Luck reached Falaise after two weeks of delaying action. On 17 August a British attack split the 21st Panzer Division, leaving half inside the now emerging Falaise Pocket, while Luck's command found itself on the outside. Kampfgruppe von Luck was now tasked with holding the Western end of the gap open, and succeeded in holding it open until 21 August, allowing about half of the 100,000 trapped troops to escape, though most of the heavy materiel and vehicles were destroyed in the pocket. A new threat was already emerging, with Patton threatening to create yet another pocket, south of the Seine River. Luck was put in command of the remains of 21st Panzer Division and conducted a rearguard action, only barely able to keep the front intact until the last German forces could be withdrawn over the Seine on 26 August.

Now began an eleven-day march across the axis of advance of the American forces. On 9 September Luck's command reached its assigned area near Strasbourg. Here Luck established himself under General Hasso von Manteuffel's Fifth Panzer Army operating in the Lorraine area and eventually defending the Siegfried Line. During Operation Nordwind, Luck was ordered to participate in the recapture of Hatten, Bas-Rhin. In January 1945, when the division was moved to the Oder front, Luck played a major role in the division's operations along the Reitwein Spur. He surrendered to the Soviets while attempting a breakout from the Battle of Halbe encirclement in April 1945.

After the war[edit]

After the war Luck was interned at a Gulag in Georgia. After five years, pressure from the western powers resulted in the repatriation of many German soldiers in captivity. Luck was among those released. He returned to Germany and initially found employment at an international hotel in Hamburg, where his command of multiple languages made him a valuable asset.[27] He eventually moved on to work in a coffee import business.[28] He married, and had three sons.[29] He became heavily involved in veterans' associations, and was frequently asked to lecture at military schools.

Through his involvement as a speaker at military lectures he came to be good friends with several of his former adversaries, most notably British Airborne Major John Howard. After the war, Luck and Howard would have coffee together in Bénouville at probably the first building in France to be liberated from German occupation, the Café Gondrée. Because the owners were severely anti-German, Howard convinced them that Luck was a Swede.[30][31] He also formed a friendship with popular U.S. historian Stephen Ambrose, who encouraged him to write his memoirs, which was titled Panzer Commander.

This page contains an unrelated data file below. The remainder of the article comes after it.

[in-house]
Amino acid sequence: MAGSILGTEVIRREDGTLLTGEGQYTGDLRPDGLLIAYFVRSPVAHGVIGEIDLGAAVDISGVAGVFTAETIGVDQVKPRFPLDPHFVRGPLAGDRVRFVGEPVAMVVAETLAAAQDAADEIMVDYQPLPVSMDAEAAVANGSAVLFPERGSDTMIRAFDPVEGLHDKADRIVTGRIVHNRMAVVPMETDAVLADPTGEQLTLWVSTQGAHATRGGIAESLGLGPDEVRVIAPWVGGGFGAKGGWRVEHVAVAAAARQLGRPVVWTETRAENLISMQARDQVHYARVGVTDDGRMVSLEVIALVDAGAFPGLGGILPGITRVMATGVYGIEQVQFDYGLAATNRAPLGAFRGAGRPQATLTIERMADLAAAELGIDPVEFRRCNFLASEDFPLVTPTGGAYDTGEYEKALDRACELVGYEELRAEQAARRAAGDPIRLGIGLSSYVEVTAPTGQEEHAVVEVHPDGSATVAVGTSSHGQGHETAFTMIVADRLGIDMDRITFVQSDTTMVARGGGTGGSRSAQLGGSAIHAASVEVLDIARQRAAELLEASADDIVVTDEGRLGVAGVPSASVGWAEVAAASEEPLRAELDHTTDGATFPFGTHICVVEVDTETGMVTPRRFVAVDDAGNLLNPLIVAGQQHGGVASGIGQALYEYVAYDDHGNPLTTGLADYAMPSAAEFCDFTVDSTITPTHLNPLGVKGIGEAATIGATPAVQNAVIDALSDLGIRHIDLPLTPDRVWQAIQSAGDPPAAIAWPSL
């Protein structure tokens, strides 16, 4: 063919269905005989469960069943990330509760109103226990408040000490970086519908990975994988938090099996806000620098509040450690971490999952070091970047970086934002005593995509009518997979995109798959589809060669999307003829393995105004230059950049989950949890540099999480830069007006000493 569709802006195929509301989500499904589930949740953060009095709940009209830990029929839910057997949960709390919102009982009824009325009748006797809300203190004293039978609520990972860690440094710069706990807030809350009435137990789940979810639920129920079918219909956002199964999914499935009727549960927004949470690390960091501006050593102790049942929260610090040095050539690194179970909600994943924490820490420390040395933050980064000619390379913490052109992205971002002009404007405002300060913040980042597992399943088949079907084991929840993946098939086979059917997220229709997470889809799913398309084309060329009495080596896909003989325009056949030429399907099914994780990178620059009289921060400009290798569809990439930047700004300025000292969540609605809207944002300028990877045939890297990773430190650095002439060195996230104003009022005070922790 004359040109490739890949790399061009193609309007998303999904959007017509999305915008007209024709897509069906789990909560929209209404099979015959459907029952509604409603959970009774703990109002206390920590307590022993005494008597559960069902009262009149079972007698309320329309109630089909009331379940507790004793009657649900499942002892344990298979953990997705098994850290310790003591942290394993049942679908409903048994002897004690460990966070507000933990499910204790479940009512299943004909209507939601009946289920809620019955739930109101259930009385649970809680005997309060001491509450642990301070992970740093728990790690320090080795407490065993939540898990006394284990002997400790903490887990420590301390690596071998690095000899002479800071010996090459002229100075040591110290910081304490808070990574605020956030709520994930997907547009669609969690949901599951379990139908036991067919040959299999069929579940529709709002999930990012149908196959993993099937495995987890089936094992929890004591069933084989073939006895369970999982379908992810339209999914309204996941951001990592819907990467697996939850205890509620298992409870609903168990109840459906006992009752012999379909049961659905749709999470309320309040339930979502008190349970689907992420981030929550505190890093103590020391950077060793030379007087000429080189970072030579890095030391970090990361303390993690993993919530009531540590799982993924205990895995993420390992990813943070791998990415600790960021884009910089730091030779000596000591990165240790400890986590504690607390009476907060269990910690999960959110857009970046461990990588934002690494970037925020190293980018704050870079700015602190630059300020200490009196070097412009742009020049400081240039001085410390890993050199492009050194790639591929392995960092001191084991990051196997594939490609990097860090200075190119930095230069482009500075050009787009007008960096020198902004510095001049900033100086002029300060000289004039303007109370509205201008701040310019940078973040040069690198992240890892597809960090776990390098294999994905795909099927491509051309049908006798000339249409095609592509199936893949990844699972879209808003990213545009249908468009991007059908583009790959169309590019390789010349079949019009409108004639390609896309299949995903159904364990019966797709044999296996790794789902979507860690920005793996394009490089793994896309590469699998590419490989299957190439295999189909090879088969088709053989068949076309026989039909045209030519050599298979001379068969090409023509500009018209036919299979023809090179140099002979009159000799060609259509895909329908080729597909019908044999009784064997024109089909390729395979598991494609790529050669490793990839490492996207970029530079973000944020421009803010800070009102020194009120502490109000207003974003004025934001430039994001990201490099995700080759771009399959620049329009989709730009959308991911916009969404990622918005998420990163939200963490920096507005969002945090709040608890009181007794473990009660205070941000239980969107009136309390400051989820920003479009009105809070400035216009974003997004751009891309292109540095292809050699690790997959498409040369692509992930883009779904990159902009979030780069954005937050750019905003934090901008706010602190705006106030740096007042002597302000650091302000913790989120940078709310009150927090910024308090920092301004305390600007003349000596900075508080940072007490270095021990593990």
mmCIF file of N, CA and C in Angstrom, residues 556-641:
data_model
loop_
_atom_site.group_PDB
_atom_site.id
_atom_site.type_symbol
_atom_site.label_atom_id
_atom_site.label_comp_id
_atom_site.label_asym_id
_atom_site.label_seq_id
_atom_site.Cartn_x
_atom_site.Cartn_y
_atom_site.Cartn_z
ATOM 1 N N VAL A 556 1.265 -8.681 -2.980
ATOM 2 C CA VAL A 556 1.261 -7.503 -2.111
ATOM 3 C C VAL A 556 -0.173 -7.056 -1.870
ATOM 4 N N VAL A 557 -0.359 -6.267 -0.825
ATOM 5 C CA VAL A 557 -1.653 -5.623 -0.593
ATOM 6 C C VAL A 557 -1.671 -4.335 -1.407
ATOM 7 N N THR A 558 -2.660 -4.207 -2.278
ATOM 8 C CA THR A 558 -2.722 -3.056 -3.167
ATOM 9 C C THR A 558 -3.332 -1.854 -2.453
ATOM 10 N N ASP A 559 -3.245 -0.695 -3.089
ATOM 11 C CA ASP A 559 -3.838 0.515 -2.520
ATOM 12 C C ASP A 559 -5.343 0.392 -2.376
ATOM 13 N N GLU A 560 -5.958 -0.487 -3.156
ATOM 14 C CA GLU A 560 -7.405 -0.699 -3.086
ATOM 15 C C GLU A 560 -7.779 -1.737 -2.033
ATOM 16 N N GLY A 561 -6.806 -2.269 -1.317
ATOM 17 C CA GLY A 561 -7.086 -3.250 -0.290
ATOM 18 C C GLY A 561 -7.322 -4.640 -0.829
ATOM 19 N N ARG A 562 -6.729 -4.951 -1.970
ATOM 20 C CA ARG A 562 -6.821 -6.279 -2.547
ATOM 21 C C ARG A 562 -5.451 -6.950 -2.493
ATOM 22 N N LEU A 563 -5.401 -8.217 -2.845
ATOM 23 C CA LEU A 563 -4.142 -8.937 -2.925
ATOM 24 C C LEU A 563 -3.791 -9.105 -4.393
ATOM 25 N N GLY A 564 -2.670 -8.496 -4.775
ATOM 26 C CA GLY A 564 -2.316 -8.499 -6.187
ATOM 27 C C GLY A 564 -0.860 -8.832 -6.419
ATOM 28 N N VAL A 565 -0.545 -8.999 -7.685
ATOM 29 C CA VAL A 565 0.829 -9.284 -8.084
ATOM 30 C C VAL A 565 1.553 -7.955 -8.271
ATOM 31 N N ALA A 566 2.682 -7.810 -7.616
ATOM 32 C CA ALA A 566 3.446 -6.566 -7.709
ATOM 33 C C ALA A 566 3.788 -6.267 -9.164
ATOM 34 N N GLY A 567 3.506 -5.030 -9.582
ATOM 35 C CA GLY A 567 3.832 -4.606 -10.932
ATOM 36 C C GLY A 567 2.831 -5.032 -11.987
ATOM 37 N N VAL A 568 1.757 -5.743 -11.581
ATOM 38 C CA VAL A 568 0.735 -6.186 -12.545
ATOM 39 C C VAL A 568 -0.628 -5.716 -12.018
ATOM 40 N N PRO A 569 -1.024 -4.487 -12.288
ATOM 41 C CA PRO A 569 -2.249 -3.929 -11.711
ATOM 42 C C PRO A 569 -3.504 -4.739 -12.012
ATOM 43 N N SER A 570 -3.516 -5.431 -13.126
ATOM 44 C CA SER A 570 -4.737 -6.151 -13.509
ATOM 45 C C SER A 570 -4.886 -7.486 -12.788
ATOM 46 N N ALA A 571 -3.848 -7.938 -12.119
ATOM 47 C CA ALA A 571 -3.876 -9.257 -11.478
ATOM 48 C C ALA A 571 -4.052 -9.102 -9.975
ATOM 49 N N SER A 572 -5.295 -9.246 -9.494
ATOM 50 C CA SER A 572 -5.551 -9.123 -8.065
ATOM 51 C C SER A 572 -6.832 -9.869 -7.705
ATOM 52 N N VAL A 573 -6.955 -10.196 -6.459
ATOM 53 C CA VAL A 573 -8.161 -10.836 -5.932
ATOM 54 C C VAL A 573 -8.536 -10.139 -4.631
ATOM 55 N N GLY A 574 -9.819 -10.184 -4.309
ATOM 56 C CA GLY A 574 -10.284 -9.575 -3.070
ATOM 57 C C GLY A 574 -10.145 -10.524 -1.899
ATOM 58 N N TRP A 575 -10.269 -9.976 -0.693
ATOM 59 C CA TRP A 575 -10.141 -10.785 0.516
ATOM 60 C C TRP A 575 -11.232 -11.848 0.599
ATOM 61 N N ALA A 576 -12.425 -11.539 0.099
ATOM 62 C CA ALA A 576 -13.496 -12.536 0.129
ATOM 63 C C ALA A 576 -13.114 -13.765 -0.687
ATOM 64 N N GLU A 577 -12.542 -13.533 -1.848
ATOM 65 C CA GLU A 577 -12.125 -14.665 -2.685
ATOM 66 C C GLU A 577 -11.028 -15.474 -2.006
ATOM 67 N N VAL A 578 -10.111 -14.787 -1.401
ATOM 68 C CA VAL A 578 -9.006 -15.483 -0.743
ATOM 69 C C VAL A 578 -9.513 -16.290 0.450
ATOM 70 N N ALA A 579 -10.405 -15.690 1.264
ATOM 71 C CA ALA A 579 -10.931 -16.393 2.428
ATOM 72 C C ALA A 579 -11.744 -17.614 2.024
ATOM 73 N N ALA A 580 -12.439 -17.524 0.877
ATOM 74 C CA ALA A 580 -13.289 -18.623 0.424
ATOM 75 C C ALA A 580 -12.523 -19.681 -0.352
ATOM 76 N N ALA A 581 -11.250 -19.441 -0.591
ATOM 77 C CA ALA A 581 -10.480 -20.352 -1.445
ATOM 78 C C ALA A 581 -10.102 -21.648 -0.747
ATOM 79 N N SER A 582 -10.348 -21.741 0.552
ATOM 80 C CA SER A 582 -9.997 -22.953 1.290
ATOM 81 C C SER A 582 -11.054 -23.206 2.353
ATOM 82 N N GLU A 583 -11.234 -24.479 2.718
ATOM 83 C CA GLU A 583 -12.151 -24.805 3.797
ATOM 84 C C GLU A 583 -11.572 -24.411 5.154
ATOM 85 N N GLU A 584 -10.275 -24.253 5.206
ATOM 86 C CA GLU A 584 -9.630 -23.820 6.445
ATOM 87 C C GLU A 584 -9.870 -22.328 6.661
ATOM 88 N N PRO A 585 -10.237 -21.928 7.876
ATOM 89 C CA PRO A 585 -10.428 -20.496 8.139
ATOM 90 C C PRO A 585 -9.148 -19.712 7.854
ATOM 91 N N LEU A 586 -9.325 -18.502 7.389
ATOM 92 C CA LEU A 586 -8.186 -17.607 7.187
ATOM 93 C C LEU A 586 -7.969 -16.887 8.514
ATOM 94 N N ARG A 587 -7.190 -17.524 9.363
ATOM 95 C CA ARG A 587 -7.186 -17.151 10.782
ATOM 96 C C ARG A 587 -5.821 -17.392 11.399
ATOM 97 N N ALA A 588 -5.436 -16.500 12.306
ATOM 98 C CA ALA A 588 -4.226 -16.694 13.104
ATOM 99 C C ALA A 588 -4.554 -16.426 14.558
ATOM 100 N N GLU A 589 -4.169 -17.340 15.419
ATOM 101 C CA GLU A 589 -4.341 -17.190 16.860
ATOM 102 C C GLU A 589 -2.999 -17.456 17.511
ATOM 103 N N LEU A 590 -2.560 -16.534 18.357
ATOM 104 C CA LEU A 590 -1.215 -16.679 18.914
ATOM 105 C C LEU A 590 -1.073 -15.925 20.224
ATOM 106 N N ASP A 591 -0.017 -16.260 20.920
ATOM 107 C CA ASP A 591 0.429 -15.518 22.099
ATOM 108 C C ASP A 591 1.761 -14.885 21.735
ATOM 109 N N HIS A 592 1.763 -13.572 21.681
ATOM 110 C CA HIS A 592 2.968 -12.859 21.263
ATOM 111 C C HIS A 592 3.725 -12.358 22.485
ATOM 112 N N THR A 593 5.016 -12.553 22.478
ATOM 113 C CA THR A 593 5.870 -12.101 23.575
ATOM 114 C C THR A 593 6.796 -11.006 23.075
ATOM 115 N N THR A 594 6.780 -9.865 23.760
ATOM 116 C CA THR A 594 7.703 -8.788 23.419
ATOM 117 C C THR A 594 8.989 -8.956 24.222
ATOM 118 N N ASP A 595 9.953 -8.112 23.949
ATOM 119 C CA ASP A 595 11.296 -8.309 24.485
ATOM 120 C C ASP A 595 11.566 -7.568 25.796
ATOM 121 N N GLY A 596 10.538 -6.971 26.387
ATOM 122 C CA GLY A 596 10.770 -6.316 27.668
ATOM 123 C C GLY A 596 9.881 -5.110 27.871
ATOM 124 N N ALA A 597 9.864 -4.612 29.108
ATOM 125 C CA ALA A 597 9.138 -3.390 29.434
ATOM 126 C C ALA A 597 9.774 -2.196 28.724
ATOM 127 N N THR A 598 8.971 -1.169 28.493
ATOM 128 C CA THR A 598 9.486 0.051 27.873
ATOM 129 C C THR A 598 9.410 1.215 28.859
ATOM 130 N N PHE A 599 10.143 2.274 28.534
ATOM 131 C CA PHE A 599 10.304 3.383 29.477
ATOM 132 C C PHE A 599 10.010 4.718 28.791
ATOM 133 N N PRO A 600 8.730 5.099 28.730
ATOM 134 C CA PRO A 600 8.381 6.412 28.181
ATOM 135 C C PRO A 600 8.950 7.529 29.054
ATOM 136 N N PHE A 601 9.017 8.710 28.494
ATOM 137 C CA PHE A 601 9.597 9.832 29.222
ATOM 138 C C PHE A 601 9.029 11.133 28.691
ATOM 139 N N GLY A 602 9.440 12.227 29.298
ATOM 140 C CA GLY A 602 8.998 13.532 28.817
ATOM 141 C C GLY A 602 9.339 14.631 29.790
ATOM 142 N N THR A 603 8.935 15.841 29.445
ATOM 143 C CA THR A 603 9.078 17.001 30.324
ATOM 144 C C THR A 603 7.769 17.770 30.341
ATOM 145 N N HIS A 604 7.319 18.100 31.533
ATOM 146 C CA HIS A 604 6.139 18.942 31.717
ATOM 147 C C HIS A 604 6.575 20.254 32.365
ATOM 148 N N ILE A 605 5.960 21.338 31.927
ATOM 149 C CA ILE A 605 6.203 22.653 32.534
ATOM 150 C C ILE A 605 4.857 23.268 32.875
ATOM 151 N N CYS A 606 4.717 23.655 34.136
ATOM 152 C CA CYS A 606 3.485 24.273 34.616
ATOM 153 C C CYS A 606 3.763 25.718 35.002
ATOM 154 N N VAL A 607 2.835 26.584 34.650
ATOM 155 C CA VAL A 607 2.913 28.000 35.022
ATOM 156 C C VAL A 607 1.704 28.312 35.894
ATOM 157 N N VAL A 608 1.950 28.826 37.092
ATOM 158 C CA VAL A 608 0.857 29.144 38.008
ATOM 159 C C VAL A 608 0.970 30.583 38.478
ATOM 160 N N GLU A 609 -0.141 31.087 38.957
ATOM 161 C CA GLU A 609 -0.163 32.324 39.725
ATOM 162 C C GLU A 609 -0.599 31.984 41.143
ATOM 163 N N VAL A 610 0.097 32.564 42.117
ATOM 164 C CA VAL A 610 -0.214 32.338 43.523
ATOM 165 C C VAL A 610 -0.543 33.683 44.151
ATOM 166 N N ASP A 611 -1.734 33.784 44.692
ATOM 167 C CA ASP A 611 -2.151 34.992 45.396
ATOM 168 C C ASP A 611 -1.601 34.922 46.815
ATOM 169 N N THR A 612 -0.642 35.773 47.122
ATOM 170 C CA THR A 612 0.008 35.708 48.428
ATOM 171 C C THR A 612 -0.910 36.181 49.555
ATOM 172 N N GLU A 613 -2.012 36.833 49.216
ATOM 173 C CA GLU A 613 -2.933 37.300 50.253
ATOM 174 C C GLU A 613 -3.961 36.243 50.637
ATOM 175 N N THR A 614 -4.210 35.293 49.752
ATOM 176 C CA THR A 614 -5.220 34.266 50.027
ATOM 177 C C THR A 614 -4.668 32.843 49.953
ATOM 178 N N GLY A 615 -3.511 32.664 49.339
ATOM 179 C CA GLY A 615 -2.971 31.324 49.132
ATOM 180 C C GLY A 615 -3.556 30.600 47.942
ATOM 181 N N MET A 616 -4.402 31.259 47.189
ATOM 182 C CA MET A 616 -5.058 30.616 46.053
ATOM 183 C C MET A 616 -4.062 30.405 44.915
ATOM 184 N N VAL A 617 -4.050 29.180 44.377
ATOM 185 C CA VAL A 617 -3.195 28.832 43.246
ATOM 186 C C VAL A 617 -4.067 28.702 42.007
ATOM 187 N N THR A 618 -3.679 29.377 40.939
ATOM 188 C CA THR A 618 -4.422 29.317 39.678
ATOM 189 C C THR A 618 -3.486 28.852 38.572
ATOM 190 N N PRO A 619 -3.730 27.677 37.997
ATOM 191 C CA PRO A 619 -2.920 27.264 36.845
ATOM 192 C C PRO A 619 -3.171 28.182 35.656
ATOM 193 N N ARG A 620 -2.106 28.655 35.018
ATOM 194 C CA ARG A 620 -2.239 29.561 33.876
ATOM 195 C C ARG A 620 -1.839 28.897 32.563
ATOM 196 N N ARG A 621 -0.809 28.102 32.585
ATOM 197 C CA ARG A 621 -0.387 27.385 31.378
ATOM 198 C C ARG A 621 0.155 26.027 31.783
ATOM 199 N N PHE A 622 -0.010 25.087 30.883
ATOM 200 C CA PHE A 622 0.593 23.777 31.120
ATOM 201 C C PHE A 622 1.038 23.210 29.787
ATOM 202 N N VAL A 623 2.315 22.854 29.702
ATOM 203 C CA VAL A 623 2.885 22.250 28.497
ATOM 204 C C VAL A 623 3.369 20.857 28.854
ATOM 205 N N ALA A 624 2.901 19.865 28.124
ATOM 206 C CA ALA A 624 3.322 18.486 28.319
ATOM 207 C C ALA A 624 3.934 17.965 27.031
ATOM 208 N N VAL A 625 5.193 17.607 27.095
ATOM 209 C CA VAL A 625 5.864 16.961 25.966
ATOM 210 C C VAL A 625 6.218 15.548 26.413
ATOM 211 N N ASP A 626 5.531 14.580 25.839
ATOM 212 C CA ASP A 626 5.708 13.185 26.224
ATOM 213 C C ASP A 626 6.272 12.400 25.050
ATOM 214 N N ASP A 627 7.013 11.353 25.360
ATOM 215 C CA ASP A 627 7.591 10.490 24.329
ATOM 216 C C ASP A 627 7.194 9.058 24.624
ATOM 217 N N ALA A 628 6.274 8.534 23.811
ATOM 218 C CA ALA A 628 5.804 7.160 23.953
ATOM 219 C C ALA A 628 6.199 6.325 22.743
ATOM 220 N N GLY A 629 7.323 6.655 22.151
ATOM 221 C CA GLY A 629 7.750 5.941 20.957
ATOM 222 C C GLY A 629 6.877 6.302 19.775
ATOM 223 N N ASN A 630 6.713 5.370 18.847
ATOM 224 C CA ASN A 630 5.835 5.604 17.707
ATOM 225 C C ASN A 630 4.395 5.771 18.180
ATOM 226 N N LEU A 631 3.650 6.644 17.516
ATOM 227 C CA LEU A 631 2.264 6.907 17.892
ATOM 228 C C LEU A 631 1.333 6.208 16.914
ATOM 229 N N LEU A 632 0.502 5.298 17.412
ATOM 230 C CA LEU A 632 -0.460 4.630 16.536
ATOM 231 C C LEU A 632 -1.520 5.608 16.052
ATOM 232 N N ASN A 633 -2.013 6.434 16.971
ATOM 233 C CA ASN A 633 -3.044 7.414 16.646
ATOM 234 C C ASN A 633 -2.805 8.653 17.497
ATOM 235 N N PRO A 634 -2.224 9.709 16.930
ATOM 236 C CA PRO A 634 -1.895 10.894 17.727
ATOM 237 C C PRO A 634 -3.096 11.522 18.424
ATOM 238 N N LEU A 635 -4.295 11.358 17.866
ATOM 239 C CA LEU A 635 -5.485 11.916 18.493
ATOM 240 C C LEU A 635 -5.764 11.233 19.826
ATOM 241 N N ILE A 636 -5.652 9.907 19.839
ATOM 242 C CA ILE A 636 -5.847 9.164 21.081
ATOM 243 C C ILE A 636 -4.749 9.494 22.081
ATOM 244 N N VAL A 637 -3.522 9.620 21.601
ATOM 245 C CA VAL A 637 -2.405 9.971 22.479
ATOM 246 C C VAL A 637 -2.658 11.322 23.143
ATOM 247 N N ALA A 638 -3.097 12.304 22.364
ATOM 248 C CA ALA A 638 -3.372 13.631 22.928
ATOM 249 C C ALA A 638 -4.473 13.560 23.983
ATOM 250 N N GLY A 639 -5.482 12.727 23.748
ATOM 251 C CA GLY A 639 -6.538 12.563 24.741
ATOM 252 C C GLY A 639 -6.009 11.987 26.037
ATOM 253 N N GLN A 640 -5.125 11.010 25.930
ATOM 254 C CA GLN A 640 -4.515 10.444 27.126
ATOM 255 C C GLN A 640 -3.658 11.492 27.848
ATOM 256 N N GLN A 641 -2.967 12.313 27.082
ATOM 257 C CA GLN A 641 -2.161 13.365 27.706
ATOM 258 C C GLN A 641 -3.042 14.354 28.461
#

Hans von Luck died in Hamburg on 1 August 1997, shortly after his eighty–sixth birthday.[1]

Awards[edit]

References[edit]

Citations[edit]

  1. ^ a b Mitcham, Jr., Samuel W. (2009). Defenders of Fortress Europe: The Untold Story of the German Officers During the Allied Invasion. Washington, DC: Potomac Books. p. xcvii. ISBN 978-1-59797-274-1. 
  2. ^ Luck 1989, pp. 9–11.
  3. ^ Luck 1989, p. 13.
  4. ^ Luck 1989, p. 14.
  5. ^ a b Butler 2015, p. 393.
  6. ^ Luck 1989, p. 16.
  7. ^ Luck 1989, p. 32.
  8. ^ Luck 1989, p. 37.
  9. ^ Deighton 1980, p. 211.
  10. ^ Luck 1989, p. 38.
  11. ^ Luck 1989, pp. 41-42.
  12. ^ Luck 1989, p. 83.
  13. ^ Butler 2015, p. 392.
  14. ^ a b Luck 1989, p. 99.
  15. ^ Luck 1989, p. 100.
  16. ^ Luck 1989, p. 110.
  17. ^ Luck 1989, p. 125.
  18. ^ Mitcham 2009, p. 53.
  19. ^ Luck 1989, p. 167.
  20. ^ Keegan 1982, p. 202.
  21. ^ Ambrose, D-Day
  22. ^ Ambrose. Pegasus Bridge
  23. ^ Luck 1989, p. 187.
  24. ^ Luck 1989, p. 192.
  25. ^ Luck 1989, p. 193.
  26. ^ Scherzer 2007, p. 516.
  27. ^ Luck 1989, p. 326.
  28. ^ Luck 1989, p. 328.
  29. ^ Luck 1989, p. vii.
  30. ^ Ambrose 2001, p. 198, "When Howard went to the cafe in the seventies and early eighties, he sometimes brought Hans von Luck with him. Howard told Madame that von Luck might look suspiciously like a German, but that he was in fact a Swede.".
  31. ^ Luck 1991, p. 342.

Bibliography[edit]

  • Ambrose, Stephen E (1994). D-Day, June 6, 1944, The Battle for the Normandy beaches, Pocket Books. ISBN 0-7434-4974-6
  • Ambrose, Stephen E (2001). Pegasus Bridge, Touchstone Books. ISBN 0-671-67156-1
  • Butler, Daniel Allen (2015). Field Marshal: The Life and Death of Erwin Rommel. Havertown, PA; Oxford: Casemate. ISBN 978-1-61200-297-2. 
  • Deighton, Len (1980). Blitzkrieg: from the rise of Hitler to the fall of Dunkirk New York : Knopf, Distributed by Random House
  • Keegan, John Six Armies in Normandy: from D-Day to the liberation of Paris, June 6th-August 25th, 1944. New York, Viking Press (1982) ISBN 0 14-02-3542-6
  • Luck, Hans von (1989). Panzer Commander: The Memoirs of Colonel Hans von Luck. New York: Dell Publishing of Random House. ISBN 0-440-20802-5. 
  • Luck, Hans von (1991). Panzer Commander: The Memoirs of Colonel Hans von Luck, Dell Publishing. ISBN 0-440-20802-5
  • Mitcham, Samuel W Defenders of Fortress Europe Washington, D.C.: Potomac Books, 2009.
  • Patzwall, Klaus D.; Scherzer, Veit (2001). Das Deutsche Kreuz 1941 – 1945 Geschichte und Inhaber Band II [The German Cross 1941 – 1945 History and Recipients Volume 2] (in German). Norderstedt, Germany: Verlag Klaus D. Patzwall. ISBN 978-3-931533-45-8. 
  • Lewin, Ronald (1998) [1968]. Rommel As Military Commander. New York: B&N Books. ISBN 978-0-7607-0861-3.